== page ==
Under this prince, called by the Italians the Pious, and by the French the Debonair, or Good-natured,4 the mighty 1 The Life of Charlemagne, by Gaillard, the theories of his own. Guizot asks without being made perhaps so interest- -whether the nation was left in the same ing as it ought to have been, presents an state in which the emperor found it. Schmidt, Hist. Essais sur lUHist. IIe seems to consider tion en France, Leqon ii. Some, him as having produced no permanent indeed. No one man la grandeur acquise par les. Muratori, A. I do not know magne ought to have given a ciharte con- why modern historians represent it otherstitutionnclle, it is difficult not to smile at wise.

PART I structure of his father's power began rapidly to decay. I do not know that Louis deserves so much contempt as he has undergone; but historians have in general more indulgence for splendid crimes than for the weaknesses of virtue. There was no defect in Louis's understanding or courage; he was accomplished in martial exercises, and in all the learning which an education, excellent for that age, could supply. No one was ever more anxious to reform the abuses of administration; and whoever compares his capitularies with those of Charlemagne will perceive that, as a legislator, he was even superior to his father.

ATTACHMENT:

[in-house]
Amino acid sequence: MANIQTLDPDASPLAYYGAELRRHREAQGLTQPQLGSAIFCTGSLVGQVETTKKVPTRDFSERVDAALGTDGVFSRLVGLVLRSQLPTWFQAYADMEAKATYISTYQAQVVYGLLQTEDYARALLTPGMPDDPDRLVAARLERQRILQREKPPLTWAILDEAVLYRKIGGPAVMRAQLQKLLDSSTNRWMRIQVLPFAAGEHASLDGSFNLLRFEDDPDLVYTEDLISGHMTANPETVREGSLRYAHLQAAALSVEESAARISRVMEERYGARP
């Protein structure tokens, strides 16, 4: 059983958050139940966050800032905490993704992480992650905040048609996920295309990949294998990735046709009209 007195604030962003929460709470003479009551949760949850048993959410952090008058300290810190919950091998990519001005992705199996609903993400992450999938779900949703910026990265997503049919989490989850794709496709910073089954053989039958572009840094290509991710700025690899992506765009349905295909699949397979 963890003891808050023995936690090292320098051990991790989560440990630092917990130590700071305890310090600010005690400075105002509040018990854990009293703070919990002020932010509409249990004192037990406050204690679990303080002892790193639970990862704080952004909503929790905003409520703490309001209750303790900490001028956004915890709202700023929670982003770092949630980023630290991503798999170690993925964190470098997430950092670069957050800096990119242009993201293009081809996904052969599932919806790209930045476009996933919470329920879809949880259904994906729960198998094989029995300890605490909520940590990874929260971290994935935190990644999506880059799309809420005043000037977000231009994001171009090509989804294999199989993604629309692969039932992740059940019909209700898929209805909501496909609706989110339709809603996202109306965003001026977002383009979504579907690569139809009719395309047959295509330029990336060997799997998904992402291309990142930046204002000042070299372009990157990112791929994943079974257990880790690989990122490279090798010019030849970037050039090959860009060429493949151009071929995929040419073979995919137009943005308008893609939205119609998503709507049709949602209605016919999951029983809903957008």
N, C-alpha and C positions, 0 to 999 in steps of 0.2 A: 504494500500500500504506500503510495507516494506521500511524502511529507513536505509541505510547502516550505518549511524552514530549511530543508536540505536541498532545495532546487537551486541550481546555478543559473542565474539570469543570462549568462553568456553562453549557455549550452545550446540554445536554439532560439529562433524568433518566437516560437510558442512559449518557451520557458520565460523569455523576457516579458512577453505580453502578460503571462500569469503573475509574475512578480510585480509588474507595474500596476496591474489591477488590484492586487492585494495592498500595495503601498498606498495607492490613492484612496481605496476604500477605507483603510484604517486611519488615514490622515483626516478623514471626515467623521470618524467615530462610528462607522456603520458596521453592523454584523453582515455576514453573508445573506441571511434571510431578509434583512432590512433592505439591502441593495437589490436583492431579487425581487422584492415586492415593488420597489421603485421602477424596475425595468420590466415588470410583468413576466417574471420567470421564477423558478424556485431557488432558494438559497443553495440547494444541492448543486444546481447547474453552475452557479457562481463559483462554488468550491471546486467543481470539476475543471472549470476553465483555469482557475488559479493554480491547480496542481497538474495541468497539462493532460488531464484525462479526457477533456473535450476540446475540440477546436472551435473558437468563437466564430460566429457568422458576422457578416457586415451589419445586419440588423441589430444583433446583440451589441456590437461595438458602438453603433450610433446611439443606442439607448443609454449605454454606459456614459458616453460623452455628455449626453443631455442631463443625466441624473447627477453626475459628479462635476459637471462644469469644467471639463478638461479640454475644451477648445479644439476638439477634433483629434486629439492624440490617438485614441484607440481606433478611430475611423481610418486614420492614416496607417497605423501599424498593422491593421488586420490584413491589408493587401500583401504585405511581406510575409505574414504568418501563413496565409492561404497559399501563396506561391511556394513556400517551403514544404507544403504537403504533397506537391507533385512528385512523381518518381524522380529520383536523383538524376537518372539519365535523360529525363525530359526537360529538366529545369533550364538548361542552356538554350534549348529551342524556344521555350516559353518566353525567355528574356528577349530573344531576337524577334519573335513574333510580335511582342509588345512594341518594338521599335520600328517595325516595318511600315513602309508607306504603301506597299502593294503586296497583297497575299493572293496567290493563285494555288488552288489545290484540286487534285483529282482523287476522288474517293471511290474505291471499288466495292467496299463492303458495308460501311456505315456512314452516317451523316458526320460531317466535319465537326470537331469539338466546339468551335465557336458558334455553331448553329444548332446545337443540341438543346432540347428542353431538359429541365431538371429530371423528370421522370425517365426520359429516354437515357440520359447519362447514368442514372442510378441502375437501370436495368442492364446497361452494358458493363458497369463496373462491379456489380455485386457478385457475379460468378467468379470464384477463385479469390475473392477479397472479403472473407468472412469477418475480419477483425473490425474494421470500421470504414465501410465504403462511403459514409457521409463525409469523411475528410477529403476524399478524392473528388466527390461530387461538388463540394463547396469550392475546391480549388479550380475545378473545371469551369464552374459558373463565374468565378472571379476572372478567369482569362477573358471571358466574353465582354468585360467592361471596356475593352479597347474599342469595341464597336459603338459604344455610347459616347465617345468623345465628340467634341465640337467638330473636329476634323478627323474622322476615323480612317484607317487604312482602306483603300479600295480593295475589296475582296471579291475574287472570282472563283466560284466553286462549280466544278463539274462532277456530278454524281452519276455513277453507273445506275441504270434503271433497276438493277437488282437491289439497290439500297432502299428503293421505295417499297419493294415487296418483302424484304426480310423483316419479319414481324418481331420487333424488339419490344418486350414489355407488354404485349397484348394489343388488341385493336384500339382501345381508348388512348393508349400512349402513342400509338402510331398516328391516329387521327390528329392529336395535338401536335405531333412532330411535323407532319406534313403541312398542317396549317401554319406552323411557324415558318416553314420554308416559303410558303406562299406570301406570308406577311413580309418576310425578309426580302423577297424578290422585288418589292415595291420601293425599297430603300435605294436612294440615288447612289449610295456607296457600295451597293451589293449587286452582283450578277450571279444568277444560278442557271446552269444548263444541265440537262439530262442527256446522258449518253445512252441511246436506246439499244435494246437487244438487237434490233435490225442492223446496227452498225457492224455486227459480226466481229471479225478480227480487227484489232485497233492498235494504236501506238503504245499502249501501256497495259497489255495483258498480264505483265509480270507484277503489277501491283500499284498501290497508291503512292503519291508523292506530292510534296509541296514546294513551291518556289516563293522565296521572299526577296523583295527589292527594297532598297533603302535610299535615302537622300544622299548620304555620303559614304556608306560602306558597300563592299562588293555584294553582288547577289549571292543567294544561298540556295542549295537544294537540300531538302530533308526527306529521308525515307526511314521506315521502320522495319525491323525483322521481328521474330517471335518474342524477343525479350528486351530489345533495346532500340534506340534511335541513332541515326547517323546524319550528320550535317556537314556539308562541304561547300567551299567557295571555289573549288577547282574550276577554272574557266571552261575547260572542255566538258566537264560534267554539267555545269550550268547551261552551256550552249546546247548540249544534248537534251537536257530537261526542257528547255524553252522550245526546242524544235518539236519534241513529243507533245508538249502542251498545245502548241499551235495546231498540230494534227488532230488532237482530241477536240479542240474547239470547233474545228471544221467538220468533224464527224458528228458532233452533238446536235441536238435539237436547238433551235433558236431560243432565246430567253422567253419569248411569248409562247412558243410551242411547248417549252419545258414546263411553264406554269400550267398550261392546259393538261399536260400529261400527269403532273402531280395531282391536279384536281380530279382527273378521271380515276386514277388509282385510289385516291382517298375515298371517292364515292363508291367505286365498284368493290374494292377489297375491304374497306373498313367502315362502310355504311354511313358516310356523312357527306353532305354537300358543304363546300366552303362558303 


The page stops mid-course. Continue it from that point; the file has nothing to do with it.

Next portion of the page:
The fault lay entirely in his heart; and this fault was nothing but a temper too soft and a conscience too strict. Soon after his accession Louis thought fit to associate his His misfor eldest son, Lothaire, to the empire, and to confer tunes and the provinces of Bavaria and Aquitaine, as suberrors. The step was, in appearance, conformable to his father's policy, who had acted towards himself in a similar manner.

But such measures are not subject to general rules, and exact a careful regard to characters and circumstances. The principle, however, which regulated this division was learned from Charlemagne, and could alone, if strictly pursued, have given unity and permanence to the empire. The- elder brother was to preserve his superiority over the others, so that they should neither make peace nor war, nor even give answer to ambassadors, without his consent. Upon the death of either no further partition was to be made; but whichever of his children might become the popular choice was to inherit the whole kingdom, under the same suserves,meant thesamethin,.